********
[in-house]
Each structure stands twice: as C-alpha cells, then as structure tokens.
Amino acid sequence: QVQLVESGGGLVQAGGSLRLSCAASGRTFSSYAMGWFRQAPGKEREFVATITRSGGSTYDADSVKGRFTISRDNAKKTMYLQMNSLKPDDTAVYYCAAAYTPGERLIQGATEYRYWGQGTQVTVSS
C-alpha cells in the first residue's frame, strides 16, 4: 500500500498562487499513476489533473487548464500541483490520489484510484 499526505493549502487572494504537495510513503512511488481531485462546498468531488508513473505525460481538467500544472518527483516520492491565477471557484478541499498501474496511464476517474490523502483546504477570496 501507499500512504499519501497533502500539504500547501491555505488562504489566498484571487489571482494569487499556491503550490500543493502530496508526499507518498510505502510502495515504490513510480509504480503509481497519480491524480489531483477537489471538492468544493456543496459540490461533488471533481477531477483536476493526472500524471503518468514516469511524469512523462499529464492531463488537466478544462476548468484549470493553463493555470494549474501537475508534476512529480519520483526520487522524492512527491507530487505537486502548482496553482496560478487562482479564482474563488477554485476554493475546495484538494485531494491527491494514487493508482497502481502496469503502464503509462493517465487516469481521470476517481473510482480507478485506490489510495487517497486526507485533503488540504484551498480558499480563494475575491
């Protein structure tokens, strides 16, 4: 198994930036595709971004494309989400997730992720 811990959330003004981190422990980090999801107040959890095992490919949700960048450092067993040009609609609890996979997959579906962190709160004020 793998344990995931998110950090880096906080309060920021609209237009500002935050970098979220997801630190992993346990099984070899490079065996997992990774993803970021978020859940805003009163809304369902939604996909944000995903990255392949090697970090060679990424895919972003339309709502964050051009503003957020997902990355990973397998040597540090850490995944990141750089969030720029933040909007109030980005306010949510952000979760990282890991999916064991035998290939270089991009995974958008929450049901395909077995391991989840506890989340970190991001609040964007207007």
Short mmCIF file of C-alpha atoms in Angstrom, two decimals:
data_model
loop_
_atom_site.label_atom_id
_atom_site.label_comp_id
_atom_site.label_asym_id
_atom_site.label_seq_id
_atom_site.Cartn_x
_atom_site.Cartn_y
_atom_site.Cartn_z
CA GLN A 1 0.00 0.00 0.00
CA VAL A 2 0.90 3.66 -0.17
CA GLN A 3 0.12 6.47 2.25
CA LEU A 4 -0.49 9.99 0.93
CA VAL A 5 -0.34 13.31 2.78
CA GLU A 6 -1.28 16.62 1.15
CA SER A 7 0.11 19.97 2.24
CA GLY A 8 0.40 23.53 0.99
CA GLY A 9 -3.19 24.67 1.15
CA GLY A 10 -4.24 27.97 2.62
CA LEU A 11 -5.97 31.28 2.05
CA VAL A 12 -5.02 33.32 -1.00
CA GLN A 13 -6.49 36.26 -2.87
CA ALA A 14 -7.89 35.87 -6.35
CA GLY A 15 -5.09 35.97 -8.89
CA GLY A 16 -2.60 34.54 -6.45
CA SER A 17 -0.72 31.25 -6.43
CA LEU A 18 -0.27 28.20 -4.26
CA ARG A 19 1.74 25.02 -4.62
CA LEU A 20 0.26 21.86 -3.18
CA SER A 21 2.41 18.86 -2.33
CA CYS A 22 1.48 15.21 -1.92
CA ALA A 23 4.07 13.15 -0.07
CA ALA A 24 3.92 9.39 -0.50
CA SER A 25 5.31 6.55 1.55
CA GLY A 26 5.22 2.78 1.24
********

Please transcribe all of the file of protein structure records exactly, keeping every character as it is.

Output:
[in-house]
Each structure stands twice: as C-alpha cells, then as structure tokens.
Amino acid sequence: QVQLVESGGGLVQAGGSLRLSCAASGRTFSSYAMGWFRQAPGKEREFVATITRSGGSTYDADSVKGRFTISRDNAKKTMYLQMNSLKPDDTAVYYCAAAYTPGERLIQGATEYRYWGQGTQVTVSS
C-alpha cells in the first residue's frame, strides 16, 4: 500500500498562487499513476489533473487548464500541483490520489484510484 499526505493549502487572494504537495510513503512511488481531485462546498468531488508513473505525460481538467500544472518527483516520492491565477471557484478541499498501474496511464476517474490523502483546504477570496 501507499500512504499519501497533502500539504500547501491555505488562504489566498484571487489571482494569487499556491503550490500543493502530496508526499507518498510505502510502495515504490513510480509504480503509481497519480491524480489531483477537489471538492468544493456543496459540490461533488471533481477531477483536476493526472500524471503518468514516469511524469512523462499529464492531463488537466478544462476548468484549470493553463493555470494549474501537475508534476512529480519520483526520487522524492512527491507530487505537486502548482496553482496560478487562482479564482474563488477554485476554493475546495484538494485531494491527491494514487493508482497502481502496469503502464503509462493517465487516469481521470476517481473510482480507478485506490489510495487517497486526507485533503488540504484551498480558499480563494475575491
């Protein structure tokens, strides 16, 4: 198994930036595709971004494309989400997730992720 811990959330003004981190422990980090999801107040959890095992490919949700960048450092067993040009609609609890996979997959579906962190709160004020 793998344990995931998110950090880096906080309060920021609209237009500002935050970098979220997801630190992993346990099984070899490079065996997992990774993803970021978020859940805003009163809304369902939604996909944000995903990255392949090697970090060679990424895919972003339309709502964050051009503003957020997902990355990973397998040597540090850490995944990141750089969030720029933040909007109030980005306010949510952000979760990282890991999916064991035998290939270089991009995974958008929450049901395909077995391991989840506890989340970190991001609040964007207007």
Short mmCIF file of C-alpha atoms in Angstrom, two decimals:
data_model
loop_
_atom_site.label_atom_id
_atom_site.label_comp_id
_atom_site.label_asym_id
_atom_site.label_seq_id
_atom_site.Cartn_x
_atom_site.Cartn_y
_atom_site.Cartn_z
CA GLN A 1 0.00 0.00 0.00
CA VAL A 2 0.90 3.66 -0.17
CA GLN A 3 0.12 6.47 2.25
CA LEU A 4 -0.49 9.99 0.93
CA VAL A 5 -0.34 13.31 2.78
CA GLU A 6 -1.28 16.62 1.15
CA SER A 7 0.11 19.97 2.24
CA GLY A 8 0.40 23.53 0.99
CA GLY A 9 -3.19 24.67 1.15
CA GLY A 10 -4.24 27.97 2.62
CA LEU A 11 -5.97 31.28 2.05
CA VAL A 12 -5.02 33.32 -1.00
CA GLN A 13 -6.49 36.26 -2.87
CA ALA A 14 -7.89 35.87 -6.35
CA GLY A 15 -5.09 35.97 -8.89
CA GLY A 16 -2.60 34.54 -6.45
CA SER A 17 -0.72 31.25 -6.43
CA LEU A 18 -0.27 28.20 -4.26
CA ARG A 19 1.74 25.02 -4.62
CA LEU A 20 0.26 21.86 -3.18
CA SER A 21 2.41 18.86 -2.33
CA CYS A 22 1.48 15.21 -1.92
CA ALA A 23 4.07 13.15 -0.07
CA ALA A 24 3.92 9.39 -0.50
CA SER A 25 5.31 6.55 1.55
CA GLY A 26 5.22 2.78 1.24